Talkin’ the dirty business of Blues, Music Promotion & Teletubbies with John Steven Hales

Hereford Blues Club at The Booth Hall, Hereford, England
Photography Jonathon Paul

Last Friday the Hereford Blues Club hosted a benefit as a means to raise funds for the club so that it may continue to bring a cast of musical characters to Hereford whose influences are predominantly blues.John Steven Hales, who is known for having worked as a promoter with Hereford Live, and launching his own promotion entity, Porkbelly Promotions, has also ventured into live blues and rock by starting the Hereford Blues Club and Hereford Rocks.

I was fortunate enough to interview John during the Hereford Blues Club Benefit Bash and delve into the trials and tribulations of being a live music promoter in a city that often feels like it is floating in a sea by itself with a tenacious reputation for opposing change and modern culture.

hereford blues club benefit bash, freeborn rising
Folk Punks Freeborn Rising opened the night

2016 has seen the emergence of various music promoters, such as my own venture the Underground Revolution ran alongside Rich Lovell, with the intentions of giving more scope to different genres of music and opening doors to a myriad of aspiring local acts, and bringing in acts from around the country with the intention of putting Hereford on the musical map once again.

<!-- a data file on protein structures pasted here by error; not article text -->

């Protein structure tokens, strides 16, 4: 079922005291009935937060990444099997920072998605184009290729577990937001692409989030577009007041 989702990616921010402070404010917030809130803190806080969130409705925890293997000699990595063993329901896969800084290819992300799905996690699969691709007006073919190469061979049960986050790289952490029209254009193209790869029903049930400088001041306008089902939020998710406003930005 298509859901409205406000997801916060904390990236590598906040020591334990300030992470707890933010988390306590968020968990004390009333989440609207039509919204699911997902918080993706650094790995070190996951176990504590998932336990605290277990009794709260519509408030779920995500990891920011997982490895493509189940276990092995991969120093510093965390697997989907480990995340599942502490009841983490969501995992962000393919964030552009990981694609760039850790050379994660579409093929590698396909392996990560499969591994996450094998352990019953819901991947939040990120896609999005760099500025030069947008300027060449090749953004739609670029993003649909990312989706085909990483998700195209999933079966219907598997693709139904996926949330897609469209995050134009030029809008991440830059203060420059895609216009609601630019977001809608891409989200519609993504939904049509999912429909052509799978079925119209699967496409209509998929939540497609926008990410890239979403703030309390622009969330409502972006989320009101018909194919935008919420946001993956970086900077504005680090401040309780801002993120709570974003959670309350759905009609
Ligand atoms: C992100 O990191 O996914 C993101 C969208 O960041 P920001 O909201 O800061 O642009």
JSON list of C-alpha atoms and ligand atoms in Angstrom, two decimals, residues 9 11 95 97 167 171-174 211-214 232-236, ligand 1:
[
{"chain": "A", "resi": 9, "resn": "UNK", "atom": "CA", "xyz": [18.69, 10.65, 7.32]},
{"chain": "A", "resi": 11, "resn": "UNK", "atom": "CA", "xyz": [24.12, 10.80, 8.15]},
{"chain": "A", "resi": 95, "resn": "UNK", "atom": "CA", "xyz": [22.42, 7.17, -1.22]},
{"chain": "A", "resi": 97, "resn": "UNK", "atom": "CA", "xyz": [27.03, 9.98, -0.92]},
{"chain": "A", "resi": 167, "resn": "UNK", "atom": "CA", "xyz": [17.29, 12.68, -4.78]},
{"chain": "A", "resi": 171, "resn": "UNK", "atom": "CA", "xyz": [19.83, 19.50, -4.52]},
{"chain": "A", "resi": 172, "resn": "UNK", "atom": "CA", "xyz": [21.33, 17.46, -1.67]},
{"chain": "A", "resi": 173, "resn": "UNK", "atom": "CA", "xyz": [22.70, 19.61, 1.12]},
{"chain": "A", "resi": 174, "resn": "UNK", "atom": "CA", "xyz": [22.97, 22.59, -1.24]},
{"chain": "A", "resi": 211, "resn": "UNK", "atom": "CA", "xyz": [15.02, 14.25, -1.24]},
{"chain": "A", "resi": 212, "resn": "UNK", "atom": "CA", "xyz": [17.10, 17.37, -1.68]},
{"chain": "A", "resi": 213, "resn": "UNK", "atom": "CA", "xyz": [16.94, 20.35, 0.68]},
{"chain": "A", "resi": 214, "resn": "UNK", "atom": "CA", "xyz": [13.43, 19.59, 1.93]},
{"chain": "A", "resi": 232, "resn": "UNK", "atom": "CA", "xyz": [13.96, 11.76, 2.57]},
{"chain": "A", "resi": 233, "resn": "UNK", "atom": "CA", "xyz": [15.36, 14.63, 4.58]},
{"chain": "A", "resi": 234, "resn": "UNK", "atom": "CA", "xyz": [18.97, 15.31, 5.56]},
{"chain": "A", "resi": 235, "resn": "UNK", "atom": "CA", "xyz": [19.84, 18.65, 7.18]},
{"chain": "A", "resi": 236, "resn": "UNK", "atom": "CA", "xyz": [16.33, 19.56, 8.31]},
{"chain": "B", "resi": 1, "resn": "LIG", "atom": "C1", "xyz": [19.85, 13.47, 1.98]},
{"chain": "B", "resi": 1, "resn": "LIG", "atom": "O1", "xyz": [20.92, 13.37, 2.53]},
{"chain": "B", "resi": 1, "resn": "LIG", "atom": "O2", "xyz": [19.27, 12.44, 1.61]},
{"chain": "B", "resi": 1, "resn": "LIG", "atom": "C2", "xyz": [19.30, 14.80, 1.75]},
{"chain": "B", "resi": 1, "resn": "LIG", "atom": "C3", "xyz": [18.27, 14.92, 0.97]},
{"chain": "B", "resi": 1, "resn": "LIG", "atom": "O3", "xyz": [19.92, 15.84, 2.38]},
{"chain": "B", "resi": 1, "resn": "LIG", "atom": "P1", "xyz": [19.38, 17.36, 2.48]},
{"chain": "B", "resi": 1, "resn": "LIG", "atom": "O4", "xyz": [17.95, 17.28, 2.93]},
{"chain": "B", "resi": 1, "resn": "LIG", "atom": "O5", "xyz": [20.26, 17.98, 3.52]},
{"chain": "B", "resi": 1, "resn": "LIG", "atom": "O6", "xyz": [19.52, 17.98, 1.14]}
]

No one can say it has been easy but these things take time, and with the open arms of Hereford’s number one live music venue, The Booth Hall and several other venues around the city, promoters have the opportunity to make it happen with the anticipation that live music lovers around the county will continue to support the prevailing boom in the music scene by attending shows.

Regardless of the isolated musical paradox Hereford often finds itself in, there are a multitude of events locals should support and embrace before they lose them and end up in a sea of cover bands again. We certainly love a good cover band but to be honest, they have their place and time, and as a city with a reputation for having a college that runs a fantastic music program producing top notch talent, I don’t see why they shouldn’t be in the spotlight.

THE BENEFIT REVIEW

The Hereford Blues Club Benefit Bash brought us a host of eclectic acts for a mere £7.  I spent the night boogieing away and thoroughly entertained by some of the acts which I had never seen before.

Freeborn Rising opened the night with their brand of folk punk music inspired by The Levellers: a Ludlow 2-piece fast becoming a local Hereford favourite.

The Kin surprised us all with a brilliant 4-piece that was fronted by quirky, charismatic female drummer, Natalie Hall. A petite beauty who had an air that resembled Jewel in my mind and who pulled in the crowd with vocals that surpassed her stature.